Web services enter the mainstream

Just six months ago, web services were a dirty word in the world of IT. However, proving that six months can be a long time in terms of technology, Gartner Dataquest is now suggesting that web services have hit the big time.

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By  Matthew Southwell Published  May 4, 2003

Just six months ago, web services were a dirty word in the world of IT. Both analysts and end users alike were suggesting that they were unlikely to hit the mainstream anytime soon, while many vendors were delivering mixed messages at best.

IDC’s research director, Rikki Kirzner, was the most damning; arguing that the web services vision was little more than a skeleton lacking any real flesh. “Most of the web services vision is just pure speculation, with no real consideration of what is achievable and [what] it will cost to actually build out the vision for full use on the open internet,” he said.

However, proving that six months can be a long time in terms of technology, Gartner Dataquest is now suggesting that web services have hit the big time. In fact, the analyst house reports that 92% of respondents to its recent web services survey are using the technology in current system integration projects, while a further 86% of enterprises use Extensible Markup Language (XML) on a regular basis.

Furthermore, Gartner reports that the use of web services by system integrators for business-to-business (B2B) solutions increased by 8%, which suggests that usage has matured beyond the first stages of intraenterprise web services pilot projects.

Thomas Kurian, vice president of the development for Oracle9i Application Server at Oracle believes the increased adoption of web services stems from users’ growing desire to integrate applications in a cheap and easy fashion, especially as IT budgets are particularly tight at the moment.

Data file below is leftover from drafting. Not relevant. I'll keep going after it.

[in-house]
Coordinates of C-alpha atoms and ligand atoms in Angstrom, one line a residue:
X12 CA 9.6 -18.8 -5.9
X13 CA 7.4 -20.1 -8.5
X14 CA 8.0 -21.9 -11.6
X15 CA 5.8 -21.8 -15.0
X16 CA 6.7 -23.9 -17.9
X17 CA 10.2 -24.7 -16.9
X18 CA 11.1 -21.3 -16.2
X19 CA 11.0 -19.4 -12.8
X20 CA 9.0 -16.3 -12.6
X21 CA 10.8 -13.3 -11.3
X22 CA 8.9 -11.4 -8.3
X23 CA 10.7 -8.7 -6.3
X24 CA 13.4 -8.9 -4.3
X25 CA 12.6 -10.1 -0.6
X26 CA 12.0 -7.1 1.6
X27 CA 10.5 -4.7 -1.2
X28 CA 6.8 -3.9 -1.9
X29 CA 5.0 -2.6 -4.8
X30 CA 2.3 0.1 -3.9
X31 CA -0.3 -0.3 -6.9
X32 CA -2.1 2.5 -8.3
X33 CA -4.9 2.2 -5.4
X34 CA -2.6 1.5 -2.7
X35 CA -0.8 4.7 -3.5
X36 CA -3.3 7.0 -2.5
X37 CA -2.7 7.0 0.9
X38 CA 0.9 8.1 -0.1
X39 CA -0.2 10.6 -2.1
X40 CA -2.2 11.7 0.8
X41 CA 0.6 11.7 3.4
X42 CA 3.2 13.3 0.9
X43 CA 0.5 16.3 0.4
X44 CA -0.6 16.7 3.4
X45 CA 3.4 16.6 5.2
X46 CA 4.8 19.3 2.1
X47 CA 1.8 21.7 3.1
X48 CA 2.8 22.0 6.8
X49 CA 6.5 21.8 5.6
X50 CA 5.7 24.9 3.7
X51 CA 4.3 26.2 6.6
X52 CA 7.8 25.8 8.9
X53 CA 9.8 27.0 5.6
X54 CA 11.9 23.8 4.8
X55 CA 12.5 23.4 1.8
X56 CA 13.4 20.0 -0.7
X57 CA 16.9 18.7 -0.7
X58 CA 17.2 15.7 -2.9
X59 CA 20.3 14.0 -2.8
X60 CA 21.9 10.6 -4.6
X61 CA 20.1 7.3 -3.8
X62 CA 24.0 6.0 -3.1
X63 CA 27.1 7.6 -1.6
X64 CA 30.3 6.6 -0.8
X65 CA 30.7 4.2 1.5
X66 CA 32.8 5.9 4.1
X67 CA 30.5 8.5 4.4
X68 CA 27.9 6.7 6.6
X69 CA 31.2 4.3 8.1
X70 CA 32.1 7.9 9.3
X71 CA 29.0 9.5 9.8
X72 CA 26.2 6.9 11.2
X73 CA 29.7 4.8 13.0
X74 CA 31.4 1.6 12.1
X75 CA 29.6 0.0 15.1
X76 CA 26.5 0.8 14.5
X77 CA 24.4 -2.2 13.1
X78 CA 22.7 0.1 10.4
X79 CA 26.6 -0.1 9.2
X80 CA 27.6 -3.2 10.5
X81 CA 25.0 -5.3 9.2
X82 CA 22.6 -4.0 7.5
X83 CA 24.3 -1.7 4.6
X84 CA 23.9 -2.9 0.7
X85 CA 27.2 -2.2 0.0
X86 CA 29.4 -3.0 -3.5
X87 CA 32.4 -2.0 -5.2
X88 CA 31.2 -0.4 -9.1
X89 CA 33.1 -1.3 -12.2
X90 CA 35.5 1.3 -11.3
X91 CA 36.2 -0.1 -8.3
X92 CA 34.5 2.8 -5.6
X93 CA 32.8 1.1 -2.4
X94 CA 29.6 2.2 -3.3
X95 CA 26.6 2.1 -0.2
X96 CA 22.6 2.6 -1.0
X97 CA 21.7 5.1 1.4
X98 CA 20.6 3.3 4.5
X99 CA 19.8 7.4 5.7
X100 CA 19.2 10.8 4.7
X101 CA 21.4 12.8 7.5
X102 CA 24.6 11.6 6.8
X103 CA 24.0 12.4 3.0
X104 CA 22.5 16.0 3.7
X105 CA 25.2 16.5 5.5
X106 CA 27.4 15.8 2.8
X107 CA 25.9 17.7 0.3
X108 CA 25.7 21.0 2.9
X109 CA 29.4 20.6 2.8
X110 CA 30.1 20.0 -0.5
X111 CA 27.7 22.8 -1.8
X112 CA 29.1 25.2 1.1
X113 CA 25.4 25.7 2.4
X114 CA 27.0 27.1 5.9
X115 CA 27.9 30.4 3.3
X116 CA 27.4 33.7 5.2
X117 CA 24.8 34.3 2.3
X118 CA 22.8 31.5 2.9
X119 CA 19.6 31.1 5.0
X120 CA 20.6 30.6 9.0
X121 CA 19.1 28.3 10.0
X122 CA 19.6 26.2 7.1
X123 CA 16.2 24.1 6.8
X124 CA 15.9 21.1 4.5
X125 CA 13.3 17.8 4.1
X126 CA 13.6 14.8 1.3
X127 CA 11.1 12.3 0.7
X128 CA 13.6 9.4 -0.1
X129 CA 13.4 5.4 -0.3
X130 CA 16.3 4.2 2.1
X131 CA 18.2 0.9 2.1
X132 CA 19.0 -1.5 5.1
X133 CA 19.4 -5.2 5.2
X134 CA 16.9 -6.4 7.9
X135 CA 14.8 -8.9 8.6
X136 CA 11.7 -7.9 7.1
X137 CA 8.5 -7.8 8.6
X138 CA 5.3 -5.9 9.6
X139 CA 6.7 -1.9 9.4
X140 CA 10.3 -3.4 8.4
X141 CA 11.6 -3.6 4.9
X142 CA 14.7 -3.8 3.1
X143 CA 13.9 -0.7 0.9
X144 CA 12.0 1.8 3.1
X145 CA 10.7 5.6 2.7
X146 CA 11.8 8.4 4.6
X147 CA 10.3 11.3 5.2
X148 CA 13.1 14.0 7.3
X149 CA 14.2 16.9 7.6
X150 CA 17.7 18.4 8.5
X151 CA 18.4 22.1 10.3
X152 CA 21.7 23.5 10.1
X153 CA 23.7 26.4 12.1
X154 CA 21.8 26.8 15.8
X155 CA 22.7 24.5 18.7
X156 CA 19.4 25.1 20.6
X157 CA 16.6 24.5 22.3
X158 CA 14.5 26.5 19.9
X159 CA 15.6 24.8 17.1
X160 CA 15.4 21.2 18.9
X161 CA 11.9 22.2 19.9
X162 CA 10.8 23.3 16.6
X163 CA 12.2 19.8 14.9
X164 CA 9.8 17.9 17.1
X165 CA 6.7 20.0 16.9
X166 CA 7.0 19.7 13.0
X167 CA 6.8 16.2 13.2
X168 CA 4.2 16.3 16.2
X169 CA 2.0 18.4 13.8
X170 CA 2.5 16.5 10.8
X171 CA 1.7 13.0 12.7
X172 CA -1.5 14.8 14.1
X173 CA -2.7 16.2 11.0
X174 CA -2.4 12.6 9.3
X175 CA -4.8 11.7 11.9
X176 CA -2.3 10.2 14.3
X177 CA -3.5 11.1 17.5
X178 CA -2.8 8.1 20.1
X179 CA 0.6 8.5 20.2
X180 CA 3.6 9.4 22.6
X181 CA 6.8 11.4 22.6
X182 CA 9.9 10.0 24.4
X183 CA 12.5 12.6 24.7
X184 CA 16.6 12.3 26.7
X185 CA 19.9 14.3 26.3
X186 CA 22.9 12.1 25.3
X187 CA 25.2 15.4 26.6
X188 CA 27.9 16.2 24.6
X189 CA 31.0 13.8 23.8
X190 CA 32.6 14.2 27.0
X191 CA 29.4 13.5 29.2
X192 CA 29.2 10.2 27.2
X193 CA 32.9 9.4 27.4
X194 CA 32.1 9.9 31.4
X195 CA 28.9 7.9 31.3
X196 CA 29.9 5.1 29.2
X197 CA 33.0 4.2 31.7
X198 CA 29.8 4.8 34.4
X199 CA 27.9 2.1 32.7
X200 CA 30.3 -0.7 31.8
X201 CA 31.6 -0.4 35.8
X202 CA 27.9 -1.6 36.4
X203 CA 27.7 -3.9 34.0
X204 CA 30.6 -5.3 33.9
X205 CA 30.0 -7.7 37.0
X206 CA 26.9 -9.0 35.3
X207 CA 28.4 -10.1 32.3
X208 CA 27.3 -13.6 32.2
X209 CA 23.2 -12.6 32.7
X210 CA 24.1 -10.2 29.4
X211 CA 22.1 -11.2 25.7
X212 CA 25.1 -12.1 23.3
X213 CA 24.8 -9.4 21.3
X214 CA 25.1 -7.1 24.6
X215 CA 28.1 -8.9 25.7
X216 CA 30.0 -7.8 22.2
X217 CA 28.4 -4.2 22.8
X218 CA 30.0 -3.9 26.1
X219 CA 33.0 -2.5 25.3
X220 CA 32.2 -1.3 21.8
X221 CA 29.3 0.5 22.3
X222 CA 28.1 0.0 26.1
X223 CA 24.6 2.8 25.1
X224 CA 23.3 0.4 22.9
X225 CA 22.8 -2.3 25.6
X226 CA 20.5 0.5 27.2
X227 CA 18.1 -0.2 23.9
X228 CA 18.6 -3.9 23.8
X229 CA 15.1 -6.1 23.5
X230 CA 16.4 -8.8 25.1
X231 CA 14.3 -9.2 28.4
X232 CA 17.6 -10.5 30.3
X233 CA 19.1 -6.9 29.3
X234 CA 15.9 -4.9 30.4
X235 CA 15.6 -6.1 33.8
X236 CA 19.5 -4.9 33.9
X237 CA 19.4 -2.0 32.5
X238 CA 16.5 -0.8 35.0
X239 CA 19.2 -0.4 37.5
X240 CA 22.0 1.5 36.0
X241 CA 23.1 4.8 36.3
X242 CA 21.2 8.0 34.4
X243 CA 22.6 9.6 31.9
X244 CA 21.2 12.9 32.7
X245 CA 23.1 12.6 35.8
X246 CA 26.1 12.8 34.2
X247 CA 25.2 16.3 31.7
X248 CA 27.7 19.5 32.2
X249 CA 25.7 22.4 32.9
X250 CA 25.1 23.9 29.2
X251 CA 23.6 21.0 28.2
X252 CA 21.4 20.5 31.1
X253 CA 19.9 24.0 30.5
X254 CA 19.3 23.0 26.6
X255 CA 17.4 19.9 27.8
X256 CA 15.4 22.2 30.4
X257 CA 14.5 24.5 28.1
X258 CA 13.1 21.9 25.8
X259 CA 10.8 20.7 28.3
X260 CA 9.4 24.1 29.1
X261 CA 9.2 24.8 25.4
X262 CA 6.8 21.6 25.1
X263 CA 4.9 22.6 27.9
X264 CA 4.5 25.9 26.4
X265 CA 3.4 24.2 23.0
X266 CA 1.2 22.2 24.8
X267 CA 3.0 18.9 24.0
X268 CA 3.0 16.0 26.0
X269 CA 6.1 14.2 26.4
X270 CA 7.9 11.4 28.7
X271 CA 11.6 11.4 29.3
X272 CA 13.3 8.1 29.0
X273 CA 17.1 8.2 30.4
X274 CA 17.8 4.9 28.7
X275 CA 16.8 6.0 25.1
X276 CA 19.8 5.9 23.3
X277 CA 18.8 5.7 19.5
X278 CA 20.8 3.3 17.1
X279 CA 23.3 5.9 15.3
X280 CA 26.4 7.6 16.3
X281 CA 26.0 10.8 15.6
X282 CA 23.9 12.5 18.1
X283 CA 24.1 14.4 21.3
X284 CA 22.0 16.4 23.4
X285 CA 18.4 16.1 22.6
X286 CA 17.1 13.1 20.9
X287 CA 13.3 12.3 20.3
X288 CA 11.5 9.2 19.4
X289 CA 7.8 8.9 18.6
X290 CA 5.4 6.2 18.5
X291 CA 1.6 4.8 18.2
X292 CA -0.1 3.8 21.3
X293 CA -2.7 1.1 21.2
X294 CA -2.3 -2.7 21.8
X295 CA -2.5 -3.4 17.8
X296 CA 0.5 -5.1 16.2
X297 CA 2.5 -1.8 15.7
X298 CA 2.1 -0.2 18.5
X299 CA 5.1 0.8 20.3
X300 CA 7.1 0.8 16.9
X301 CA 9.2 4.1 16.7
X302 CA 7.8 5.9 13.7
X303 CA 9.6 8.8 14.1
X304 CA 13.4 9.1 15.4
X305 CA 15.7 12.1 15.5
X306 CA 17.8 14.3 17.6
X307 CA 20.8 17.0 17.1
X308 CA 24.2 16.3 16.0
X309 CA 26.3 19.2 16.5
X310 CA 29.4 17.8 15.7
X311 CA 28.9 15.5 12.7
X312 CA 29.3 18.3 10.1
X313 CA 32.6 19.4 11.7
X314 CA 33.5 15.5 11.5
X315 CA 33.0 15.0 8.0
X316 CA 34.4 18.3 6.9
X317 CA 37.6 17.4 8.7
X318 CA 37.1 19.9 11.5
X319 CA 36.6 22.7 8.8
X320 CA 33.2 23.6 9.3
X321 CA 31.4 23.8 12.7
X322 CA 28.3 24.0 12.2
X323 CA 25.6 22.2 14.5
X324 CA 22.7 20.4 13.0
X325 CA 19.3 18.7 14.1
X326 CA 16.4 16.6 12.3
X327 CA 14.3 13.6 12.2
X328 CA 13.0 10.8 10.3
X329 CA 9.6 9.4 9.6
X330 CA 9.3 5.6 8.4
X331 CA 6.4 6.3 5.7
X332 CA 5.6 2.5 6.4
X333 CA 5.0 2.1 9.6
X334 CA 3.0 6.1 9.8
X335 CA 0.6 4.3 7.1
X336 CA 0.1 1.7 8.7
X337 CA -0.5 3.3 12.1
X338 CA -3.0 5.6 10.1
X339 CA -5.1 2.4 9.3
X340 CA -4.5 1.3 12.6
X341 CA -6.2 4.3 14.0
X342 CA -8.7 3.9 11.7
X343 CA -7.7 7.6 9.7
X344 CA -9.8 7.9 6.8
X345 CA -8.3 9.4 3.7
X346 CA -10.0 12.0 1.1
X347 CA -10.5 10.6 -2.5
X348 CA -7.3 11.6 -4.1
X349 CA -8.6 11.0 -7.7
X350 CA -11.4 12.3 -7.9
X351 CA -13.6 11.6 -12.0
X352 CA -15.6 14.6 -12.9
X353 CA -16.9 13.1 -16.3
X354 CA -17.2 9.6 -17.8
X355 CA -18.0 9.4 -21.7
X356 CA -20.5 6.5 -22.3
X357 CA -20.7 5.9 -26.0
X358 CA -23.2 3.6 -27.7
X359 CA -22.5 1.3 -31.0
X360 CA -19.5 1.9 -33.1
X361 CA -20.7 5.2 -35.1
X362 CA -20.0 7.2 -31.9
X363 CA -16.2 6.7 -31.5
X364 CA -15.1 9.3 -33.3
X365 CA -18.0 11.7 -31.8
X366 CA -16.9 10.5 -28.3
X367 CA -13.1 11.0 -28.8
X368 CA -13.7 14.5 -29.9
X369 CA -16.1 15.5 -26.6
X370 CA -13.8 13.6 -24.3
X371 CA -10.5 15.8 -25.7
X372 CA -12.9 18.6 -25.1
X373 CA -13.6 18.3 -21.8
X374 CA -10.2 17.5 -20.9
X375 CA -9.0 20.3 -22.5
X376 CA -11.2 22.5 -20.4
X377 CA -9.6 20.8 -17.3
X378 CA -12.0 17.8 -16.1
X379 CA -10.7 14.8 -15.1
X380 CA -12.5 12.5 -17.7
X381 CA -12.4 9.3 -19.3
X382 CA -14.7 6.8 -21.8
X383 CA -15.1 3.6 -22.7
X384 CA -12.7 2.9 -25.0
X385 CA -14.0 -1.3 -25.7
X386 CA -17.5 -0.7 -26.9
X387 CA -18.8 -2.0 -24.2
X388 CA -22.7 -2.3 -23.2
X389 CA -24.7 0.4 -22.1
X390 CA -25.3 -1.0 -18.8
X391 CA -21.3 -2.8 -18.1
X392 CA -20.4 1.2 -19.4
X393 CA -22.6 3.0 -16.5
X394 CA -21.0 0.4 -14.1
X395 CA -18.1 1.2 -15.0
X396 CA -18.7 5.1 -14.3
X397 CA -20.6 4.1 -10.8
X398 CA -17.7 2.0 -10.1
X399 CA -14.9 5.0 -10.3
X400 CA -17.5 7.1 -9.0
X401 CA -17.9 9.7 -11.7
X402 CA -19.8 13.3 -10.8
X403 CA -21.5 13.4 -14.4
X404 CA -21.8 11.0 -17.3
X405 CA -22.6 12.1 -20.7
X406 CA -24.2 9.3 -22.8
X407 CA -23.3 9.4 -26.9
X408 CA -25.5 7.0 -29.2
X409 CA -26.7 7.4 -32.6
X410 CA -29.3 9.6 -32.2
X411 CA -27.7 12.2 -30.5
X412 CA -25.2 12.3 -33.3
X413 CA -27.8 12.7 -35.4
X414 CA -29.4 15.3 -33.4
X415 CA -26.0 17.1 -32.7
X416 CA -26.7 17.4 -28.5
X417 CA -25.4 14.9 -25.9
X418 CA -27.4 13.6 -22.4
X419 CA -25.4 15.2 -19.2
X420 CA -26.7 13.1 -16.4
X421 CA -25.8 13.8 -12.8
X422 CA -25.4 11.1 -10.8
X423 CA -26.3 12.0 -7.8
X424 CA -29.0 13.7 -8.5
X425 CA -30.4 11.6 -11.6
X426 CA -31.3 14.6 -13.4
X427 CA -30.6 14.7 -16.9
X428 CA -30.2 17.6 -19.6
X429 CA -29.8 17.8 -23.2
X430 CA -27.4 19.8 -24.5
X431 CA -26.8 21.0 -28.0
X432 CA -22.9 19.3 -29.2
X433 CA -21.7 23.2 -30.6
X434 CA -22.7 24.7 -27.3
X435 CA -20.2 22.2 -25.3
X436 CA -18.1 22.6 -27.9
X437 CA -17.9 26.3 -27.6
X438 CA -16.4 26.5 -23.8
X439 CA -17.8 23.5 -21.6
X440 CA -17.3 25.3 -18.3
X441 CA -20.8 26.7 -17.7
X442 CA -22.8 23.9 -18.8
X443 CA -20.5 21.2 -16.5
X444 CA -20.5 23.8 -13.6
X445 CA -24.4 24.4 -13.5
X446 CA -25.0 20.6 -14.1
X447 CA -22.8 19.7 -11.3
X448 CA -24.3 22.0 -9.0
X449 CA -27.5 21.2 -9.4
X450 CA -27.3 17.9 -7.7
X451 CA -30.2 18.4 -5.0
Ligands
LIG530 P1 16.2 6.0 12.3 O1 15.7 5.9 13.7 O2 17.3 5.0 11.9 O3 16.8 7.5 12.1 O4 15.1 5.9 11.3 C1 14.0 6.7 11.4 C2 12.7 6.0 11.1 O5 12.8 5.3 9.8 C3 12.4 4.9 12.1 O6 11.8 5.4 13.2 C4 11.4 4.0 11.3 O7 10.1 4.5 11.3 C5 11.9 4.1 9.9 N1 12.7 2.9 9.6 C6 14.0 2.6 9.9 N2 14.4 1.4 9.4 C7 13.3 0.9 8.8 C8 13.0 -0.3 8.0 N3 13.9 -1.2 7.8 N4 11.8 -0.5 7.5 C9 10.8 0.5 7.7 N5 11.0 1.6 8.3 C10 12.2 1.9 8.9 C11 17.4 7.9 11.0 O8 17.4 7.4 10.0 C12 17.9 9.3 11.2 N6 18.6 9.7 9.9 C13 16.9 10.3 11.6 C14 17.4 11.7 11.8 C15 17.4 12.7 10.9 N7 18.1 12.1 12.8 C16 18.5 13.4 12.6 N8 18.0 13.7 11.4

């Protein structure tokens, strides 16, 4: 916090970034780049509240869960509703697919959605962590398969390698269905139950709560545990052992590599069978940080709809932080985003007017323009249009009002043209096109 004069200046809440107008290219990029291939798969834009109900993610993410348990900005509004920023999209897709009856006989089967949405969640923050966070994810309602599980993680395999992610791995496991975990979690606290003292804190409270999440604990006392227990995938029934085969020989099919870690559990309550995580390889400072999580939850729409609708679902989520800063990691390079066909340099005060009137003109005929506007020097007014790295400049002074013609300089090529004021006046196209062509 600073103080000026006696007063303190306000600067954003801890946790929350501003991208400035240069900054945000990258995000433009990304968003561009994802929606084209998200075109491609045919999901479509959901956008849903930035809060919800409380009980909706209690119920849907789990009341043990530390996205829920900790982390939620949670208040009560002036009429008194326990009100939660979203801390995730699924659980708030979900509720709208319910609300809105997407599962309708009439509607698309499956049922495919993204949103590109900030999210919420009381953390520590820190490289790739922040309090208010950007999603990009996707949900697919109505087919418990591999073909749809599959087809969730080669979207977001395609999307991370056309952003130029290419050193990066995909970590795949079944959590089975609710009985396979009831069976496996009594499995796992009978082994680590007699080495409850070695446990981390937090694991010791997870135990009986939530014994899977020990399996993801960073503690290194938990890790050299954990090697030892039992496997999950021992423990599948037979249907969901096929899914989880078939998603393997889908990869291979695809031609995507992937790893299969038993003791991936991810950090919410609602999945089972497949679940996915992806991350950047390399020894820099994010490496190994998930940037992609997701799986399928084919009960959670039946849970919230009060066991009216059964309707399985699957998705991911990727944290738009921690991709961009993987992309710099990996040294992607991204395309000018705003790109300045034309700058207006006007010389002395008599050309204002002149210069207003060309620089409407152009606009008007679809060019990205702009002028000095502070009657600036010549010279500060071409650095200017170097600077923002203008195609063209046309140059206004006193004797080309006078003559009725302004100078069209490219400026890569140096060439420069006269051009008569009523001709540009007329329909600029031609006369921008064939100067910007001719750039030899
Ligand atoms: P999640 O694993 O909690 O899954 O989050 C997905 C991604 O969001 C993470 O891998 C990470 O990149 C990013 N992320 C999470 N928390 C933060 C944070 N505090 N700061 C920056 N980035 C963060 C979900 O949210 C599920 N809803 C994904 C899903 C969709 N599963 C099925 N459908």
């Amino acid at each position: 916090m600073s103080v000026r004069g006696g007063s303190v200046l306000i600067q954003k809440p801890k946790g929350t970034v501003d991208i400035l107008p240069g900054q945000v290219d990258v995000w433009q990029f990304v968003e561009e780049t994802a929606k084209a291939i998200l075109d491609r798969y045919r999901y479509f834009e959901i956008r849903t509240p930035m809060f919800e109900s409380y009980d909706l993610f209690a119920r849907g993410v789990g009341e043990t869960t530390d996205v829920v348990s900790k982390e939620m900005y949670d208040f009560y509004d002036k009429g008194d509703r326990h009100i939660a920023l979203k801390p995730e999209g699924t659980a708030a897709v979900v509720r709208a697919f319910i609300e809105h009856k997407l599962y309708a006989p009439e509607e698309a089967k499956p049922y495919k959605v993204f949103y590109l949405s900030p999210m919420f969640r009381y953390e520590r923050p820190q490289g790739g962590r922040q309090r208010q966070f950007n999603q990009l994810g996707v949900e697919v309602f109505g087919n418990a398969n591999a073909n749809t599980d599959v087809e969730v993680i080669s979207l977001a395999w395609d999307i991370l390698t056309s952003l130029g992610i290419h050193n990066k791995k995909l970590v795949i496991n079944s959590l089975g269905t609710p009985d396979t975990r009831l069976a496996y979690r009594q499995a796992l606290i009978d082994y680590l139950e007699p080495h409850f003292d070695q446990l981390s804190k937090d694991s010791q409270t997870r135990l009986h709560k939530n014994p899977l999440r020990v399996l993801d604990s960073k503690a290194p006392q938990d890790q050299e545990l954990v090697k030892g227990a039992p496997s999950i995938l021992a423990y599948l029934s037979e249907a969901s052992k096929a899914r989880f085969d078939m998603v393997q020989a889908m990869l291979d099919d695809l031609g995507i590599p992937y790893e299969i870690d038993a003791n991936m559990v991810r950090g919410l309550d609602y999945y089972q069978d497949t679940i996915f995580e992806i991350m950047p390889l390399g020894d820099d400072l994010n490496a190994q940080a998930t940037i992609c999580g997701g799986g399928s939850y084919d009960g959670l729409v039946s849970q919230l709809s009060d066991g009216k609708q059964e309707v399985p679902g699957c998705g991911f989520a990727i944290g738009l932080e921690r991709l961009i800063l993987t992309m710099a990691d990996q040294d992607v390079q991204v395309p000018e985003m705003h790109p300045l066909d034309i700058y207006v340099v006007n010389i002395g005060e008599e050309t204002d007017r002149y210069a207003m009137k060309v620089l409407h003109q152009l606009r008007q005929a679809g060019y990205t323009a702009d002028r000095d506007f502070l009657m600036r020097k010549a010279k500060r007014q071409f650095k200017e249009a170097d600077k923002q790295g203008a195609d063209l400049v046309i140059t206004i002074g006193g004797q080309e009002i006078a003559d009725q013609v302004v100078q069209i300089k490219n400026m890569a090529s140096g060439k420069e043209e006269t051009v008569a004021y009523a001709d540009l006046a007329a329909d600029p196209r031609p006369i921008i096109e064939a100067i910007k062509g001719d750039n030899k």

“One of the big things CIOs wanted to do today is get that software spend that they have already done, better used across the organisation. And a big part of it is better integrating those systems that they have purchased with legacy system… Web services gives them a nice way of getting inter-operability between all of these systems so it allows them to leverage their existing investment better,” he says.

However, while the outlook for web services has become more positive, there are still a number of hurdles to overcome. Gartner Dataquest, for instance, suggests that user understanding of web services remains basic and that usage of web services standards remains low when XML is taken out of the equation. For instance, only 31% of users deploy SOAP, 14% use UDDI and only a paltry 3% have turned to WSDL.

Furthermore, the analyst house suggests that while implementing web services as a technology is relatively easy, the associated business process re-engineering is a little trickier, especially for large enterprises.

“Enterprises and vendors alike will need to address both the business and technology aspects of web services to ensure project success,” states Gartner.

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